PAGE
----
Even after the Wall was built, the SED leadership was not able to completely stop the westward migration. On the contrary, because the Wall separated friends and relatives in Berlin, the pressure on East Berliners and people living on the outskirts of Berlin to flee became even greater. As people kept trying to flee across the border barriers, the SED kept expanding the border fortifications. What began as a single simple wall evolved into a complex, multi-layered border installation designed to prevent escapes.
At first, after every successful escape, border soldiers and pioneer units added temporary, individual barriers behind the border wall. After a border area had been established behind the Wall in East Berlin by 1963, large expanses of this area were also blocked off by a fence. In the mid-sixties the SED tore down buildings to make room for a uniform border strip that would provide border soldiers with an “unobstructed view and clear field of fire.” Over the following years more and more barriers were installed within this “death strip.” In the seventies a second “inner wall” (Hinterlandmauer) was added, blocking off the border strip to East Berlin and the GDR.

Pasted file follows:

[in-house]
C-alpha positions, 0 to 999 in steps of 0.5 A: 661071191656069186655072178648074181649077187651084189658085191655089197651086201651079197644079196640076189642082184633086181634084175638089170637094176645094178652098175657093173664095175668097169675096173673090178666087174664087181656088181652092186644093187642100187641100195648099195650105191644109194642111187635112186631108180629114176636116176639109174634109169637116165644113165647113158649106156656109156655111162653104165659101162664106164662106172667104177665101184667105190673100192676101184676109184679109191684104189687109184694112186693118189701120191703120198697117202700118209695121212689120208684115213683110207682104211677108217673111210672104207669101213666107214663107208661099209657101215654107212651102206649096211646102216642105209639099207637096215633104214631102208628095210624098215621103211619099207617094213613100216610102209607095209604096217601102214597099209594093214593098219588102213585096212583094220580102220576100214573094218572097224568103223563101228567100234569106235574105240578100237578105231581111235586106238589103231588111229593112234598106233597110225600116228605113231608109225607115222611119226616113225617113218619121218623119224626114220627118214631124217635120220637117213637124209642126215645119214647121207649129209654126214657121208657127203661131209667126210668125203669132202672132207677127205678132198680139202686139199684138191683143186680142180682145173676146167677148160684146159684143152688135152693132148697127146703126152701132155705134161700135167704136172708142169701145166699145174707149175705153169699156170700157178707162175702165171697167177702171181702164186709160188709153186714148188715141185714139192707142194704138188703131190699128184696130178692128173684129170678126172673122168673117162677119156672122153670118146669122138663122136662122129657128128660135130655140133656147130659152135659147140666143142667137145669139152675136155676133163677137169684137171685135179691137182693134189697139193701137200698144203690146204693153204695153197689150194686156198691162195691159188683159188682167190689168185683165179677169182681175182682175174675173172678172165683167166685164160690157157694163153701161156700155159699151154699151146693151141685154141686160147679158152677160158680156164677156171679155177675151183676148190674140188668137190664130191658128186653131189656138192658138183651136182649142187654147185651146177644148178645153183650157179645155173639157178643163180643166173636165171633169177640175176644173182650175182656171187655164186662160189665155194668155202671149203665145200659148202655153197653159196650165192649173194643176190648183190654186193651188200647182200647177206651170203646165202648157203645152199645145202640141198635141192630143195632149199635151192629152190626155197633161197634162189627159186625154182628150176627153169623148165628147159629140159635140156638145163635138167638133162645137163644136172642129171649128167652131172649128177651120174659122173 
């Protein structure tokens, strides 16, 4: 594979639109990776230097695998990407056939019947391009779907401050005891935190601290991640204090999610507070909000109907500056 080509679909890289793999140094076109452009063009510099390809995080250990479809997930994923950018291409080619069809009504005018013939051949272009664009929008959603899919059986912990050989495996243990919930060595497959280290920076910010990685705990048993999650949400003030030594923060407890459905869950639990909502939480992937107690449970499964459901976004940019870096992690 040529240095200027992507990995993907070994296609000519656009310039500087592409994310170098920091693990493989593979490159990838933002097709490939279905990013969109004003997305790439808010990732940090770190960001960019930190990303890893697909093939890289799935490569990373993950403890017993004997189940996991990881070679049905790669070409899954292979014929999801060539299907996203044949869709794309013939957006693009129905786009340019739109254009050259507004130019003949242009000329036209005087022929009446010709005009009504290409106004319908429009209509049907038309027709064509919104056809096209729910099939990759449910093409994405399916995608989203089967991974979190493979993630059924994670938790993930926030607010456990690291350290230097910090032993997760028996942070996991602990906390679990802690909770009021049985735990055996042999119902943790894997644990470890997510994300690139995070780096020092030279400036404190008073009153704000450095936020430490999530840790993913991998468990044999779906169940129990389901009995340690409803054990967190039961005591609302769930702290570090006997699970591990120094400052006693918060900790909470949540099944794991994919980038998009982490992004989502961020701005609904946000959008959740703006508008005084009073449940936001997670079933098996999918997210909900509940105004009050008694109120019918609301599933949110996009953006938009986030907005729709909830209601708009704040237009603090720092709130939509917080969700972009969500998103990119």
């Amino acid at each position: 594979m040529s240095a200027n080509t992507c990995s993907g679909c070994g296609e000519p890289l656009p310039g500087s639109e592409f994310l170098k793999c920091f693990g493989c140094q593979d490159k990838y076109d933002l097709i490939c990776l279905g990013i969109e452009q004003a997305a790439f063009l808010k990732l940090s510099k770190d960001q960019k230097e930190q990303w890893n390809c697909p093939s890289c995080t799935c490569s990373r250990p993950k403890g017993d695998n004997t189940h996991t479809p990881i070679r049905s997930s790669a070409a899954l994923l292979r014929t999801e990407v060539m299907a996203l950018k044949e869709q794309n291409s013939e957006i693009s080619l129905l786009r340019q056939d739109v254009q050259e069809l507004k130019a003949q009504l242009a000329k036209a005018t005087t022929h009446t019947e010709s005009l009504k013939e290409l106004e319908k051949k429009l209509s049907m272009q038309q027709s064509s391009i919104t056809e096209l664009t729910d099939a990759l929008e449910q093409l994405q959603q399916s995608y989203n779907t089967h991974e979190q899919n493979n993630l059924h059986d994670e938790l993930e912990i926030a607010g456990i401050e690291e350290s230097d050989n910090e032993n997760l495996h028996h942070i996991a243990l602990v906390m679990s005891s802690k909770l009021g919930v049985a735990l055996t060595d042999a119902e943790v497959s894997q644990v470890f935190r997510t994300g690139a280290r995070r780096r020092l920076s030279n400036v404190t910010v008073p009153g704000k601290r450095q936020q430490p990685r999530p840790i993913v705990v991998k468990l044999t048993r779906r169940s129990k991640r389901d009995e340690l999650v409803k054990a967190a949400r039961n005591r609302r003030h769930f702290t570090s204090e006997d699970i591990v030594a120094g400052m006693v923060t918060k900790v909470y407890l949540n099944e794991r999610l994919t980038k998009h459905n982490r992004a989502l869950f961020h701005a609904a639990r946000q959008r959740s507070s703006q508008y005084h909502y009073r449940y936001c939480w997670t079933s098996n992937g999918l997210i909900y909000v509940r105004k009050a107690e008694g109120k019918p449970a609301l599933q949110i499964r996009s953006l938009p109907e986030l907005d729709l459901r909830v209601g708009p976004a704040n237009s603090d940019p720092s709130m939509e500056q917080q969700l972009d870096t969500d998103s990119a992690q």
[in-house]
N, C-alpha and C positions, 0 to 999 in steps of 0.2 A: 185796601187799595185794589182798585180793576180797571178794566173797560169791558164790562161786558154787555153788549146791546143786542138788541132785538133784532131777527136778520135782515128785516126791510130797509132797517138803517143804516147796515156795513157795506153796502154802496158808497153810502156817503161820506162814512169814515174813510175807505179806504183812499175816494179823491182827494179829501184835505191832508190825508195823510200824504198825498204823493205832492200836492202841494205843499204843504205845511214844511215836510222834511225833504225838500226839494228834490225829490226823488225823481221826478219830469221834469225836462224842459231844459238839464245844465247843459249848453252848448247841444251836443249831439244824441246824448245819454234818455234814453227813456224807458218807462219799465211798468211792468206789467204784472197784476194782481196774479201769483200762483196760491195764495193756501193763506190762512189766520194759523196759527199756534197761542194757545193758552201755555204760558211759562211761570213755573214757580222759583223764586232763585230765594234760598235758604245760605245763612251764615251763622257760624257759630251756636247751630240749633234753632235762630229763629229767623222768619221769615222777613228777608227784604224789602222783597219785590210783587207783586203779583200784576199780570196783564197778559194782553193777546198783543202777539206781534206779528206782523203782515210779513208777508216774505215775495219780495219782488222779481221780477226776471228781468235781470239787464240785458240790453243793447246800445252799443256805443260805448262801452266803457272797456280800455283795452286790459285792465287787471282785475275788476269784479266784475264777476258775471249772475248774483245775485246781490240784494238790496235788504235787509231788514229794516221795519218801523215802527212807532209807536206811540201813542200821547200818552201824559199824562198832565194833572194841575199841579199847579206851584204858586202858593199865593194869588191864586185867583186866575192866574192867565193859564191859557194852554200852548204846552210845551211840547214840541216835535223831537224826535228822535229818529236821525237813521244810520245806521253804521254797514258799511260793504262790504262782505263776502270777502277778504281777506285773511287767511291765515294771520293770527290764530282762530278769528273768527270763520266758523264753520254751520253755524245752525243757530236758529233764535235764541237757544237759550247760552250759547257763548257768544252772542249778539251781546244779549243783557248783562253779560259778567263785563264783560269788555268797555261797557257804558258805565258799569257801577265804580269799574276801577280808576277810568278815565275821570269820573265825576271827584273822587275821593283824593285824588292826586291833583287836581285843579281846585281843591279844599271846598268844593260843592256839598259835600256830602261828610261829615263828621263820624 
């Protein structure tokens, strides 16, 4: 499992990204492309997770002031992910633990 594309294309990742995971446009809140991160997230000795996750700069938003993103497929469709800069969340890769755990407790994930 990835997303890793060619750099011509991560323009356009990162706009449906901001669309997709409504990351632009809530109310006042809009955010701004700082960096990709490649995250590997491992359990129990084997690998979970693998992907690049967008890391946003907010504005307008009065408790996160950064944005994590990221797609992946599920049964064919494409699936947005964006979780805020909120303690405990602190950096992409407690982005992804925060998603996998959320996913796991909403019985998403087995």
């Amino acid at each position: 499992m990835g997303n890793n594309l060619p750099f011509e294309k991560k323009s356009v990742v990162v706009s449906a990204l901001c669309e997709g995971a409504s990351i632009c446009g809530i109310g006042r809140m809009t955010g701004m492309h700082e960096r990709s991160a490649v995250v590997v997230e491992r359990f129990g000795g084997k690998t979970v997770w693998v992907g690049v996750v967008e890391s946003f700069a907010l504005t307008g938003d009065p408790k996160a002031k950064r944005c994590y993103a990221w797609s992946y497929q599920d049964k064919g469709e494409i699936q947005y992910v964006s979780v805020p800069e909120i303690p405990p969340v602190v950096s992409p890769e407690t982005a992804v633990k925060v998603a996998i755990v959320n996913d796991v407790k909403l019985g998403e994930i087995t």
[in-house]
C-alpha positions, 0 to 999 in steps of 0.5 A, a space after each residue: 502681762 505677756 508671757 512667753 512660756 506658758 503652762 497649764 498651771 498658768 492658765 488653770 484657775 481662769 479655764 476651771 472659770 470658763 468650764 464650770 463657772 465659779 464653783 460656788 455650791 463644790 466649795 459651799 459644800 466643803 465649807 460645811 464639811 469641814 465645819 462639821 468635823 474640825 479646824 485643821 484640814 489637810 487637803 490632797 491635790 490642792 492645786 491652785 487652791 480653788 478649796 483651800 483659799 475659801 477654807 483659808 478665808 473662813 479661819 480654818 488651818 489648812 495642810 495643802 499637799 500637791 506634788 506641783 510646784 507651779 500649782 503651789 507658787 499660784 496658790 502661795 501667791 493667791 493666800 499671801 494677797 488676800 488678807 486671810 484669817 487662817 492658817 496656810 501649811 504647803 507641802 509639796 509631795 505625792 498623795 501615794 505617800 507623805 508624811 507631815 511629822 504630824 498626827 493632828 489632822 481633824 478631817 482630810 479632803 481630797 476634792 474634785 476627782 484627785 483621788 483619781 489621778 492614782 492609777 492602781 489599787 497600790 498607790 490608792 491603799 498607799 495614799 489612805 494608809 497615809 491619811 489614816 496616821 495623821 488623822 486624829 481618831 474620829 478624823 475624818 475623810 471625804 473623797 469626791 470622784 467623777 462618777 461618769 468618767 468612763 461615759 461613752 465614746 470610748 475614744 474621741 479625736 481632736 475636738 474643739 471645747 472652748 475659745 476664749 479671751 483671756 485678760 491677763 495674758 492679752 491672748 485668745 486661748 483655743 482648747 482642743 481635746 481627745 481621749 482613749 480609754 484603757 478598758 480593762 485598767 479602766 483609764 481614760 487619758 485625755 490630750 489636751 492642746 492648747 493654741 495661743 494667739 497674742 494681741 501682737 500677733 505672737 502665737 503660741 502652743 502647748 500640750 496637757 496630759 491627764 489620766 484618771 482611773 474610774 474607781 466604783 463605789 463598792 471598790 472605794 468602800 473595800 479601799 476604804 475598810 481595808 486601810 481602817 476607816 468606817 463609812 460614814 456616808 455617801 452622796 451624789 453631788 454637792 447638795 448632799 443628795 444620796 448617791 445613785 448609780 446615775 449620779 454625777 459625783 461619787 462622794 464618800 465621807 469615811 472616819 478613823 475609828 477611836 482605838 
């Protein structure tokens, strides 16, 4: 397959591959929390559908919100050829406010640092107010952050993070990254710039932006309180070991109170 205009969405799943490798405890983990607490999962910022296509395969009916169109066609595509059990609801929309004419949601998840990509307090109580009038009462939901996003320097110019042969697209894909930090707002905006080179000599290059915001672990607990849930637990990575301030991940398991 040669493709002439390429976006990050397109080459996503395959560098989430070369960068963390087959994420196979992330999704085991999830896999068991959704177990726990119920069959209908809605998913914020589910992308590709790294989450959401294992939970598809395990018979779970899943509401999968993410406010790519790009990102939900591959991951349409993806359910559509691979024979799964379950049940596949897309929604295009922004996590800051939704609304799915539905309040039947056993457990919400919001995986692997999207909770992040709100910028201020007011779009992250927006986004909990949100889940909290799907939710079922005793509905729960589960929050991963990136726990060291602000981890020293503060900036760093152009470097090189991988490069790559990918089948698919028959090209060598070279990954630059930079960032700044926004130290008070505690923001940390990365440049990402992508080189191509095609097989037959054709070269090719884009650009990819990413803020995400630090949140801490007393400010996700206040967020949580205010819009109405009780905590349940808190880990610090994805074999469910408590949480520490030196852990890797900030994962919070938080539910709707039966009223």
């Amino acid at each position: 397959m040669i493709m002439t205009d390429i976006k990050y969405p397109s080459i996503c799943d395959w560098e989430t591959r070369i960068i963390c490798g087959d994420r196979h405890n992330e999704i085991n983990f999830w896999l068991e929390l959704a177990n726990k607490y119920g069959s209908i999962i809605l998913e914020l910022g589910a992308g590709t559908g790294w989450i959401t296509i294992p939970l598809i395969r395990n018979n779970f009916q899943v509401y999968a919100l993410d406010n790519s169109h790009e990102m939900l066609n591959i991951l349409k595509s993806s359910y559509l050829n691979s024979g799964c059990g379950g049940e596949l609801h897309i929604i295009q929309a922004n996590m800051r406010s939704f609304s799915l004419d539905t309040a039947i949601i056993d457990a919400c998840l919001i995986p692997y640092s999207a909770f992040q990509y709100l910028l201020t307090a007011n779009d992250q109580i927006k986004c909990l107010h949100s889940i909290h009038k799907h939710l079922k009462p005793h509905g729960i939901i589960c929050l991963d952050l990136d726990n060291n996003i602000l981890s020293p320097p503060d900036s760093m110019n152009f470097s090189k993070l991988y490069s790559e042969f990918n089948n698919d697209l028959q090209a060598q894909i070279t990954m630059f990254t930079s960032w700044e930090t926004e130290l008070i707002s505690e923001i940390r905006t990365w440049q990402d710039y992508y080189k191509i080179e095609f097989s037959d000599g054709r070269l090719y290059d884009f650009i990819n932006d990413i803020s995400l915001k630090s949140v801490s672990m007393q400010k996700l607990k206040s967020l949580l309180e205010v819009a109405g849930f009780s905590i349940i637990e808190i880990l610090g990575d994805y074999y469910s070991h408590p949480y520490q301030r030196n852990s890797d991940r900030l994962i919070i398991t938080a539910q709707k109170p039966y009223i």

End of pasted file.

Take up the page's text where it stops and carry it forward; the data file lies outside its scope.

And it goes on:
The border fortifications were constantly being developed and improved. In the early eighties, the inner wall that closed off the border strip on the East German side was the first obstacle that fugitives encountered. Then they had to climb over a signal fence that when touched activated an alarm in the observation towers where the border soldiers were stationed. A carpet of steel spikes often lay at the foot of the fence with the sharp ends pointing upward, either to injure or deter fugitives. Officially they were referred to as “surface obstacles,” but the border guards called them “asparagus bed.” In the West they were sometimes called “Stalin’s lawn.” After a fugitive had crossed the patrol road and security strip, he had to get passed the “tank traps” that were designed to prevent an escape with a car or truck. In the inner-city area they were usually made of railroad tracks welded together and enveloped in barbed wire, thus also posing an obstacle to people escaping on foot. On the outer ring border a ditch was also added. The nearly 12-foot-high border wall was the last obstacle that a fugitive had to get over before reaching the West.